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With: Peter Bogdanovich (narrator), Mel Brooks, Paul Dooley, Bill Hader, Werner Herzog, Bill Irwin, James Karen, Johnny Knoxville, Nick Kroll, Richard Lewis, Norman Lloyd, Leonard Maltin, Ben Mankiewicz, Carl Reiner, Cybill Shepherd, French Stewart, Quentin Tarantino, Jon Watts, Bob Borgen, James Curtis, Patty Tobias
Written by: Peter Bogdanovich
Directed by: Peter Bogdanovich
MPAA Rating: NR
Running Time: 102
Date: 11/09/2018
IMDB

The Great Buster (2018)

4 Stars (out of 4)

General Greatness

By Jeffrey M. Anderson

I'm already a big Buster Keaton fan and count some of his films among my all-time favorites, so I was a pretty easy target for this documentary. (I laughed like a hyena throughout.) Peter Bogdanovich wrote and directed, and narrates, and gives The Great Buster some of the same admiring sense as in his essential cinema books, such as Who the Devil Made It and This Is Orson Welles, which are filled with his enthusiastic interviews with classic directors. It's impossible to watch and not get excited about the genius of Keaton's films in particular and the possibilities of cinema in general.

The documentary includes the usual clips, photos, narration, and talking head interviews (with a wide array of cool people). The film progresses through Keaton's life: his stage performances as a child with his family, his entrance into the film business, working with Fatty Arbuckle, directing his own short films, signing his ill-fated contract with MGM, and then a general decline from the 1930s to Keaton's death in 1966, with some happy moments of greatness popping up every now and then in-between, including a positive assessment of his working with Charlie Chaplin on Limelight. (Bogdanovich more or less glosses over Keaton's work in Samuel Beckett's interesting 1965 Film, however.)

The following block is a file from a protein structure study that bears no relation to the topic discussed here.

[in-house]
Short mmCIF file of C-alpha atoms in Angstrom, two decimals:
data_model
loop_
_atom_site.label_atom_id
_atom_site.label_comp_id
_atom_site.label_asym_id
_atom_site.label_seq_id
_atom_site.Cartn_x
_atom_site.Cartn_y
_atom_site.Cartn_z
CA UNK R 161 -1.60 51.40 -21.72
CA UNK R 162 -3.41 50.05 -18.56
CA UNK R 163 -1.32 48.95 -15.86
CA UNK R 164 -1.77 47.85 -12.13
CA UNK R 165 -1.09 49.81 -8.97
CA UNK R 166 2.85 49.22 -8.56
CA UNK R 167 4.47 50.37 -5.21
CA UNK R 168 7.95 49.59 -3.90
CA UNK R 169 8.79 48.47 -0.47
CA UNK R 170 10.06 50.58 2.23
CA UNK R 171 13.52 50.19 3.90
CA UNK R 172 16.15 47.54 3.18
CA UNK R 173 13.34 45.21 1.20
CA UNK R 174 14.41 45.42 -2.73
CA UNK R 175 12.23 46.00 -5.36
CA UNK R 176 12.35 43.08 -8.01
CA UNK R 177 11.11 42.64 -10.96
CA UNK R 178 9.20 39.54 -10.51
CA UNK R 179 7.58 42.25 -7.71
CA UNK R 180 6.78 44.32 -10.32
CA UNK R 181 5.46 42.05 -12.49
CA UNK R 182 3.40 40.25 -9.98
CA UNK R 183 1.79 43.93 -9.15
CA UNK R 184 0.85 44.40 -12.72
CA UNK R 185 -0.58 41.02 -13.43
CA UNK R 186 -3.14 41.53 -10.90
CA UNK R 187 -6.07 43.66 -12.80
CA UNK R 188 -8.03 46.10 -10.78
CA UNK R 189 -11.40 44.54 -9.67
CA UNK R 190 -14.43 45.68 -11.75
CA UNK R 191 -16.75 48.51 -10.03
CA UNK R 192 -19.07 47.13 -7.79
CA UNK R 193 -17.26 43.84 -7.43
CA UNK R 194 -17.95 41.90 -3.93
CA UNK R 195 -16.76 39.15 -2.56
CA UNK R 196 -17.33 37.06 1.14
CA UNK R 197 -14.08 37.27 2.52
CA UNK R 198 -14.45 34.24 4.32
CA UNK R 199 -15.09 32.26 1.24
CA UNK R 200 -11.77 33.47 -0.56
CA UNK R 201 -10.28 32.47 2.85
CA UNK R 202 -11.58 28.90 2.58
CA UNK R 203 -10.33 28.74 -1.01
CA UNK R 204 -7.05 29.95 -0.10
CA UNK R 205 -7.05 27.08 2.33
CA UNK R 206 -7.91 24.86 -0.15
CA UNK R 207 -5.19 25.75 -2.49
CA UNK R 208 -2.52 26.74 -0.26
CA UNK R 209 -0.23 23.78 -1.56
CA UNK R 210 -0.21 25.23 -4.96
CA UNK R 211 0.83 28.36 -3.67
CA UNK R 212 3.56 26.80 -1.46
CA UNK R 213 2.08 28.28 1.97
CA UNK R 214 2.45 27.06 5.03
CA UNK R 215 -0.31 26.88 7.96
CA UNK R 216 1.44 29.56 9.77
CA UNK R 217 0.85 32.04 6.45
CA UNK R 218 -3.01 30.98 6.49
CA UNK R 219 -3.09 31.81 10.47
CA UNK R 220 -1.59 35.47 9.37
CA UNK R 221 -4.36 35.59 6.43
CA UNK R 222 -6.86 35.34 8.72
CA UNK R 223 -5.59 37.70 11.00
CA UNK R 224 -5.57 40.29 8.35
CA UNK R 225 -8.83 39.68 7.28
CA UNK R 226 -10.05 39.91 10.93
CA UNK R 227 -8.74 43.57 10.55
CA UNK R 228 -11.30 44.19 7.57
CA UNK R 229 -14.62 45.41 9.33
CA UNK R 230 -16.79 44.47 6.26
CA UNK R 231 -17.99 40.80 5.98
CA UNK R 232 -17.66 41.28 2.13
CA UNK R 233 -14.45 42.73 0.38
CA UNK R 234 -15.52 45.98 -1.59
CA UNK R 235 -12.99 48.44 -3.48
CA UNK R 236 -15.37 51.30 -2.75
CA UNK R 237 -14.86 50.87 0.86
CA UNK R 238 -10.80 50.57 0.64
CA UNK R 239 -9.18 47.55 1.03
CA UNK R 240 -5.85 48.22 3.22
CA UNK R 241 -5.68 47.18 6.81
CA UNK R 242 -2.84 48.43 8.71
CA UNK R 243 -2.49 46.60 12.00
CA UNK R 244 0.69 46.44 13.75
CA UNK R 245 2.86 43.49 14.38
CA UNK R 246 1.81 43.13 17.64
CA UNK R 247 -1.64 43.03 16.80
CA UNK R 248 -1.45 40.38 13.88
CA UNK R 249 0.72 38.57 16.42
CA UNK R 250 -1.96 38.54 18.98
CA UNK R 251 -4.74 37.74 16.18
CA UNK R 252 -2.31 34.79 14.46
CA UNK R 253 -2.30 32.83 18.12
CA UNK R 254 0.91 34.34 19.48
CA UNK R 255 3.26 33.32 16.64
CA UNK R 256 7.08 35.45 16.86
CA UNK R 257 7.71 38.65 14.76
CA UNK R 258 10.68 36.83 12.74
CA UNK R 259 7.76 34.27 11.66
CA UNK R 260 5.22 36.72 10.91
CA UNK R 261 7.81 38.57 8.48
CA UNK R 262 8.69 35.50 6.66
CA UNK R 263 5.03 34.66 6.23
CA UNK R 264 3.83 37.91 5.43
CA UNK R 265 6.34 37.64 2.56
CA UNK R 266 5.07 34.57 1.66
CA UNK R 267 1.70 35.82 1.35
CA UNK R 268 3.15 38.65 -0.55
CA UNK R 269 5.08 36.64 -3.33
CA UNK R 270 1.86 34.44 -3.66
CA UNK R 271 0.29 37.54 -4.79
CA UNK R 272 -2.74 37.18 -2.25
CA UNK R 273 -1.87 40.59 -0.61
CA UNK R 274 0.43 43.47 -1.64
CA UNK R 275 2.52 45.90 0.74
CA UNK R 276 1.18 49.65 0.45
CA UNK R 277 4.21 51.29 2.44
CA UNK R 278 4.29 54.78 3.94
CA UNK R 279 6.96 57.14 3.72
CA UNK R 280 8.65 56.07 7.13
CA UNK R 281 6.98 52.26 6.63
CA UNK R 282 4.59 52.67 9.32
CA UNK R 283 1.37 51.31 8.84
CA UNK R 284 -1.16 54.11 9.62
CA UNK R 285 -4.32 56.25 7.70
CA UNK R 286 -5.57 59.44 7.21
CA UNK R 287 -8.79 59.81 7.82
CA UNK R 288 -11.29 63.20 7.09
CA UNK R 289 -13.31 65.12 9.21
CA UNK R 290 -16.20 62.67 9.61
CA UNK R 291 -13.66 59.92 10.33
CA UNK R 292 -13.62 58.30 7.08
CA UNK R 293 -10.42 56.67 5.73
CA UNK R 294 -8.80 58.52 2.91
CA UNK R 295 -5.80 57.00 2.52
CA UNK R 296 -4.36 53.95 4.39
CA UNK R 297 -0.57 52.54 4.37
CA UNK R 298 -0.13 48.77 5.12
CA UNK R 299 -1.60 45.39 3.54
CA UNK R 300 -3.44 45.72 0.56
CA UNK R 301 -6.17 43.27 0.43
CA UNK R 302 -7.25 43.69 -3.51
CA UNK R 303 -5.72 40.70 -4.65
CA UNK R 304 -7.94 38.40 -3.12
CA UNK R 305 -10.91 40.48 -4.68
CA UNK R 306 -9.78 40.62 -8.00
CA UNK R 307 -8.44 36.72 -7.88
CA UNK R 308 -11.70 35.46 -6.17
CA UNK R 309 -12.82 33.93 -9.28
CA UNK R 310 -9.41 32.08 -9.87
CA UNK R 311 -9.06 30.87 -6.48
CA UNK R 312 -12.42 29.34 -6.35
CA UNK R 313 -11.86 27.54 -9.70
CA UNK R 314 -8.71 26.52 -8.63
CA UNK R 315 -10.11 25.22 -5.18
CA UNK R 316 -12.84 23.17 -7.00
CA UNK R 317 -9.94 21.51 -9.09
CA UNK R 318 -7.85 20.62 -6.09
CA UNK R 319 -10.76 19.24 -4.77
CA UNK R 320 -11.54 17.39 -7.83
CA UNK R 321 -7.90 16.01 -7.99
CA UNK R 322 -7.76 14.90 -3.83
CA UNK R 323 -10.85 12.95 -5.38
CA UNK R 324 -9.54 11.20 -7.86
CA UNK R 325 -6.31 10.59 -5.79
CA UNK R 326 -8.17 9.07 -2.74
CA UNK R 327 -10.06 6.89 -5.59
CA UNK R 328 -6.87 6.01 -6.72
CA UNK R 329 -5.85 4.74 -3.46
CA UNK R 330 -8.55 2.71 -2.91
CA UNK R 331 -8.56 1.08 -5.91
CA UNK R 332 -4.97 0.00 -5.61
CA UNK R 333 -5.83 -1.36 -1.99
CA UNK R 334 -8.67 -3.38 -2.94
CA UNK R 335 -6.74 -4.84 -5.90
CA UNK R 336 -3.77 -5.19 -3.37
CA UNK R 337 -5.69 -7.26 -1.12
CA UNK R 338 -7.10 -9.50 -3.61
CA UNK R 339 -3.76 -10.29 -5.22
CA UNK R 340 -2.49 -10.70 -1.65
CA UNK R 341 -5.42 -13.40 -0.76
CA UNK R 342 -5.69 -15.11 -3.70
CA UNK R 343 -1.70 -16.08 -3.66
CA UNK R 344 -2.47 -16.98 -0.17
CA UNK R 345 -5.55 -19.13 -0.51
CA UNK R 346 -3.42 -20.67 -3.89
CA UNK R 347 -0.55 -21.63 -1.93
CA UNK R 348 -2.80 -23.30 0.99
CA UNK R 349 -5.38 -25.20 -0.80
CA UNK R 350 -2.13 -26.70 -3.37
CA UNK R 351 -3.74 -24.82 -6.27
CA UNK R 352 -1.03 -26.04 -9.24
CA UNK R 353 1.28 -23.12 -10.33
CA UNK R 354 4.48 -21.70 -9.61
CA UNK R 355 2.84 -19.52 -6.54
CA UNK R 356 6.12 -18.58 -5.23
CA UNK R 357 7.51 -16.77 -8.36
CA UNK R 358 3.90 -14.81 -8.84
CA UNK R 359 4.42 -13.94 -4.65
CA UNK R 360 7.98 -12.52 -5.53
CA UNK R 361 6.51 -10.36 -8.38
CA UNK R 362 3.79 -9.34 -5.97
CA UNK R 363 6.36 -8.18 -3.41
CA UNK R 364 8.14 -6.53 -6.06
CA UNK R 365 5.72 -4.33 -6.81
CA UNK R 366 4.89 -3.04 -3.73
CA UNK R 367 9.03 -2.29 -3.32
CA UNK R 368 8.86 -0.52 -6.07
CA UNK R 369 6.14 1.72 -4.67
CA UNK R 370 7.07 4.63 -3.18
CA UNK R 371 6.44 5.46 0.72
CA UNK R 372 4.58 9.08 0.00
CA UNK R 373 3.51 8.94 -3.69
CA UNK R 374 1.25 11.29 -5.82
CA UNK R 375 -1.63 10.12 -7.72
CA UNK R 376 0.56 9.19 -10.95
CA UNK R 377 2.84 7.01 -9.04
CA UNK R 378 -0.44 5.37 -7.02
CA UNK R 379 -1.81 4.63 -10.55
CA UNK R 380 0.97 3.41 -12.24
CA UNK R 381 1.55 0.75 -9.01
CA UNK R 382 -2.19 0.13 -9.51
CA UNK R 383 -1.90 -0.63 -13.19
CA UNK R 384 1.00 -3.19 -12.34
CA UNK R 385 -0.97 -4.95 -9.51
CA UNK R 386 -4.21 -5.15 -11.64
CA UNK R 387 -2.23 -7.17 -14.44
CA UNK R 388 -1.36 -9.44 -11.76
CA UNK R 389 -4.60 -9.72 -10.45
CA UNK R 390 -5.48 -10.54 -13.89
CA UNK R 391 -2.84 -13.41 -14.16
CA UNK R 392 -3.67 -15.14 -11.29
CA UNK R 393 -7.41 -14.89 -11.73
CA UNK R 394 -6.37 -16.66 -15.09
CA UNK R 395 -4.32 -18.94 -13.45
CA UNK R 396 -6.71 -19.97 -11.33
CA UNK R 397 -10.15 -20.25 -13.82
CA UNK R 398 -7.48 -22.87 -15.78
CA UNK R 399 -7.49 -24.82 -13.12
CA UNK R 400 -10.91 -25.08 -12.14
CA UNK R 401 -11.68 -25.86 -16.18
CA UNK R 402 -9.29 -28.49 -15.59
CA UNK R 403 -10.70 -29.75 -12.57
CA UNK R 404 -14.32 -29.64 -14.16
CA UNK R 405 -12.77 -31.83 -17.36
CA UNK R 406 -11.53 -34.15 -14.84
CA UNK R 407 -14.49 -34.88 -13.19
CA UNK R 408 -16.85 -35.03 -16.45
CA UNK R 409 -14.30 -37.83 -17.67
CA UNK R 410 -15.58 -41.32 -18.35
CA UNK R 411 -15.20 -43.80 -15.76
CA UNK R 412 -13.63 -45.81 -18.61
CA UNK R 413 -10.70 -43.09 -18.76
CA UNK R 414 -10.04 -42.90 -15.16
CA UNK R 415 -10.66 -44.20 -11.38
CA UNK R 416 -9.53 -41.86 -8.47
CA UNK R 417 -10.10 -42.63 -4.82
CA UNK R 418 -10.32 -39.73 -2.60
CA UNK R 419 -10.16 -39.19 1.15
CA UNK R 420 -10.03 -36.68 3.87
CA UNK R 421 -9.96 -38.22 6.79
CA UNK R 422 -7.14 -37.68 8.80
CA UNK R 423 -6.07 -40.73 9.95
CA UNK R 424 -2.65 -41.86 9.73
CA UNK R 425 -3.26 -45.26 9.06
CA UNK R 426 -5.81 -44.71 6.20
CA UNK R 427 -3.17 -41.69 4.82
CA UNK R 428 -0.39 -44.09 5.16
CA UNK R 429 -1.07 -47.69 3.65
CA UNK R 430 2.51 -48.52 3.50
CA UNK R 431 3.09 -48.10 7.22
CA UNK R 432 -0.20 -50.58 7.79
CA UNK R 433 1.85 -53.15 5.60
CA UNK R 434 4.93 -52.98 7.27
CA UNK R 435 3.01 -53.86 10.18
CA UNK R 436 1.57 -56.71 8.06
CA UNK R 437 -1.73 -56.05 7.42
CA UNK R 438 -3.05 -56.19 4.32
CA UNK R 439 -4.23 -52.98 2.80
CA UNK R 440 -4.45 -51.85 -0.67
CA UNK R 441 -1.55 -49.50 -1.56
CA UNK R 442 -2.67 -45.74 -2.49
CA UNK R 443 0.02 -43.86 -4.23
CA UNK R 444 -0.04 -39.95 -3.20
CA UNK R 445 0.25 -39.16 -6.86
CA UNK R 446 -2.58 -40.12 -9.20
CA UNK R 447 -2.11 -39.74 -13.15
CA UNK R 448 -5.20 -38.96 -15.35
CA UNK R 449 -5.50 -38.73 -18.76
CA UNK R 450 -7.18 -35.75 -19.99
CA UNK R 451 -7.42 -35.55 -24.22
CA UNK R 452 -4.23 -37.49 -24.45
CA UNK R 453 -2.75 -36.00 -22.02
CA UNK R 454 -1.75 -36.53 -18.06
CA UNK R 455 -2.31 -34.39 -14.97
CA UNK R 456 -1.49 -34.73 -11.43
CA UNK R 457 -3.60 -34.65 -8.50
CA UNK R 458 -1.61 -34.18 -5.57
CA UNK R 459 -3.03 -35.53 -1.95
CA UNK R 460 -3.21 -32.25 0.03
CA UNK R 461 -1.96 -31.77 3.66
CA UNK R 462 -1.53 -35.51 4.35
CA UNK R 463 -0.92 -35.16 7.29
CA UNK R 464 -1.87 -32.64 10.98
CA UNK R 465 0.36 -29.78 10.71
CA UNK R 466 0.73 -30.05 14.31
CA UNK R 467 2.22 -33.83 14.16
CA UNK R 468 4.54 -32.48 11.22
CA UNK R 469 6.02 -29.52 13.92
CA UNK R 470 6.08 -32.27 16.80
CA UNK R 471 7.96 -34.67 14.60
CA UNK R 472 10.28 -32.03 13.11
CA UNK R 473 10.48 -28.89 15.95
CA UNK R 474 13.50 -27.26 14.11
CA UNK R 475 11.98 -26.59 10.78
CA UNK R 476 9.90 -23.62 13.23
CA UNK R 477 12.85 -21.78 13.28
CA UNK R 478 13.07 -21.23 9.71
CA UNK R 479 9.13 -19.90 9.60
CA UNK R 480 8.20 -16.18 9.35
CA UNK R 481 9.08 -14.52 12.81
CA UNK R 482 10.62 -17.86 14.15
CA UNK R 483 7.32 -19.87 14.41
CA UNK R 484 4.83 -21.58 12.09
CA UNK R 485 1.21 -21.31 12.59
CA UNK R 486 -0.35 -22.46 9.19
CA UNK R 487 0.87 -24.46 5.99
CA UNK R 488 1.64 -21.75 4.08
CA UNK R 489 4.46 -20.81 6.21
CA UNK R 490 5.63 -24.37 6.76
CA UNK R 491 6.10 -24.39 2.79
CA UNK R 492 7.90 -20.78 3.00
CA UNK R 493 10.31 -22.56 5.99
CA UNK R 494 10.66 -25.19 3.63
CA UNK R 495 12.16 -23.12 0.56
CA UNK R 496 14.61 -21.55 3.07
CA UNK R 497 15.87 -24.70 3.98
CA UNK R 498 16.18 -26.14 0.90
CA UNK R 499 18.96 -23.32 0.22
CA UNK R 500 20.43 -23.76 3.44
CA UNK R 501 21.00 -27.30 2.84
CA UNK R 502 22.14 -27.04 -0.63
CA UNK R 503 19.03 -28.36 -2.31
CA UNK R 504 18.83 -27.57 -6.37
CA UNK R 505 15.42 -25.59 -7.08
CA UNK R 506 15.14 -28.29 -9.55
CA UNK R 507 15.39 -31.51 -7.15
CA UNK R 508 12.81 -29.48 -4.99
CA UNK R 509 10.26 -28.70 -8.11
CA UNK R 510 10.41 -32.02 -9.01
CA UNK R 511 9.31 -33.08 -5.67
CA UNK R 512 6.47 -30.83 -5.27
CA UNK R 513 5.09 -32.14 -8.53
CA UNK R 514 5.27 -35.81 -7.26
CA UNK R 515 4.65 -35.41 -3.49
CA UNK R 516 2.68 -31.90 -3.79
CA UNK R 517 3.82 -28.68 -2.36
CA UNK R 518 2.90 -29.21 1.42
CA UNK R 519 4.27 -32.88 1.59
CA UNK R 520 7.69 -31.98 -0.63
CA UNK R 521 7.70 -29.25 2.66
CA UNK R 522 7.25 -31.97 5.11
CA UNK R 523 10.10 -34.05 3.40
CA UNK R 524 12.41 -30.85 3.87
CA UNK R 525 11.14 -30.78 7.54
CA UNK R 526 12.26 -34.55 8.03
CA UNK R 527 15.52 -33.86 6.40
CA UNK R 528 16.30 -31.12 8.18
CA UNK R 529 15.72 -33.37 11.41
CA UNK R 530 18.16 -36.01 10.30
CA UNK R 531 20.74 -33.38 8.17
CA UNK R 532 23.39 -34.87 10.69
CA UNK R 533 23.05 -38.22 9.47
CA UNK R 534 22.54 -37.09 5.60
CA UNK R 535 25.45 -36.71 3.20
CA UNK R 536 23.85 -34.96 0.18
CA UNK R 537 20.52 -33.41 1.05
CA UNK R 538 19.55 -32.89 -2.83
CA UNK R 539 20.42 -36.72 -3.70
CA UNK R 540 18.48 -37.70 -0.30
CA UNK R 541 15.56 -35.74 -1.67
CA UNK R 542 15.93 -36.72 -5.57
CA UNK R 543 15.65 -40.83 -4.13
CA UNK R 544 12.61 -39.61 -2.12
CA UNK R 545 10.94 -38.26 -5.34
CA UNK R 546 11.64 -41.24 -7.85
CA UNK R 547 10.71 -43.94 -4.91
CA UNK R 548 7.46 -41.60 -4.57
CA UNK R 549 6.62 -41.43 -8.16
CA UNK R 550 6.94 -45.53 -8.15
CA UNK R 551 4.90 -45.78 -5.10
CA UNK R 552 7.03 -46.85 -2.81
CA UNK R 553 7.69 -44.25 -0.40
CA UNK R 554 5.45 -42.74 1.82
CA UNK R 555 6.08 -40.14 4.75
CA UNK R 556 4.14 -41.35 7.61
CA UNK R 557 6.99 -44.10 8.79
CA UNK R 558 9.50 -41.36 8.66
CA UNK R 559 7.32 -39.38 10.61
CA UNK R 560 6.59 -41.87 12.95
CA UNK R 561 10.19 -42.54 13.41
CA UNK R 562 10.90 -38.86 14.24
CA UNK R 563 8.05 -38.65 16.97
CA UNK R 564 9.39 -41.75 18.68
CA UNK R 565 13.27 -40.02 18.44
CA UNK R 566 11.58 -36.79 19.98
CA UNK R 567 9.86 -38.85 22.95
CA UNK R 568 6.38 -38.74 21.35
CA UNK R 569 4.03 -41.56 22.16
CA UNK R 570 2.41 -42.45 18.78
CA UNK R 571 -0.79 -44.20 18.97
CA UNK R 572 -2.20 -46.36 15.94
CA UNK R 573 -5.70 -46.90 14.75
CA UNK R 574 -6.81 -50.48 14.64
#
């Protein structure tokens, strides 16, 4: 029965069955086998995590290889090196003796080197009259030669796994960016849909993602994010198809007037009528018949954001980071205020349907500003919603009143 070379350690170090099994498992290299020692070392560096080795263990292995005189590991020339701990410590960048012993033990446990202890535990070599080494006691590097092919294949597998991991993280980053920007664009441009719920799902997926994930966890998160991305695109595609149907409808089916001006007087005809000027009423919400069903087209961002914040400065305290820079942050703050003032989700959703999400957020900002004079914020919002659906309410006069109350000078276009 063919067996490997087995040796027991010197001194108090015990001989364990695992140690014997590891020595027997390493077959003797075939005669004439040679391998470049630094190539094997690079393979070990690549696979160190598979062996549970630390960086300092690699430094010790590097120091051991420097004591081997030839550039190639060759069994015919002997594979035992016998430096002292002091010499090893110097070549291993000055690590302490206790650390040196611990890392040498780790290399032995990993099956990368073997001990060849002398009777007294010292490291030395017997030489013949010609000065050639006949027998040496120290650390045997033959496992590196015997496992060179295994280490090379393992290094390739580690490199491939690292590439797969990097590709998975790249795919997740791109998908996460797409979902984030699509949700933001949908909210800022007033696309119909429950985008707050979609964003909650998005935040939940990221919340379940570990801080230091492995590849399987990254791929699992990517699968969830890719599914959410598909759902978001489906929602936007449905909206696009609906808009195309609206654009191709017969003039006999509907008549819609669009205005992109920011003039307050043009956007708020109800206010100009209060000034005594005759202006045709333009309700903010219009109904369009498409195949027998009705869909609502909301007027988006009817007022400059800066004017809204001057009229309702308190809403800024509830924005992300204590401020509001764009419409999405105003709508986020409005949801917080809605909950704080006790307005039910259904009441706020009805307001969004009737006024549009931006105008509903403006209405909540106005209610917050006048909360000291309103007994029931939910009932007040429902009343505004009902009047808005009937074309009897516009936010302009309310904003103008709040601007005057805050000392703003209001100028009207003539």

However, the movie still comes up with many fresh little tidbits; among the most interesting is director Jon Watts talking about how Keaton inspired his depiction of the hero in Spider-Man: Homecoming! But what Bogdanovich does that is really interesting, and puts The Great Buster over the top, is that he saves a discussion of the ten masterful feature films Keaton made between 1923 and 1928 for last. Bogdanovich shows generous clips of each and offers a brief critical explanation as to what makes each movie exceptional, or flawed. Regardless of whatever else happened in Keaton's life, these are his legacy, and they are more than enough. We leave with a sense of joy, and a sense of having been grandly entertained.

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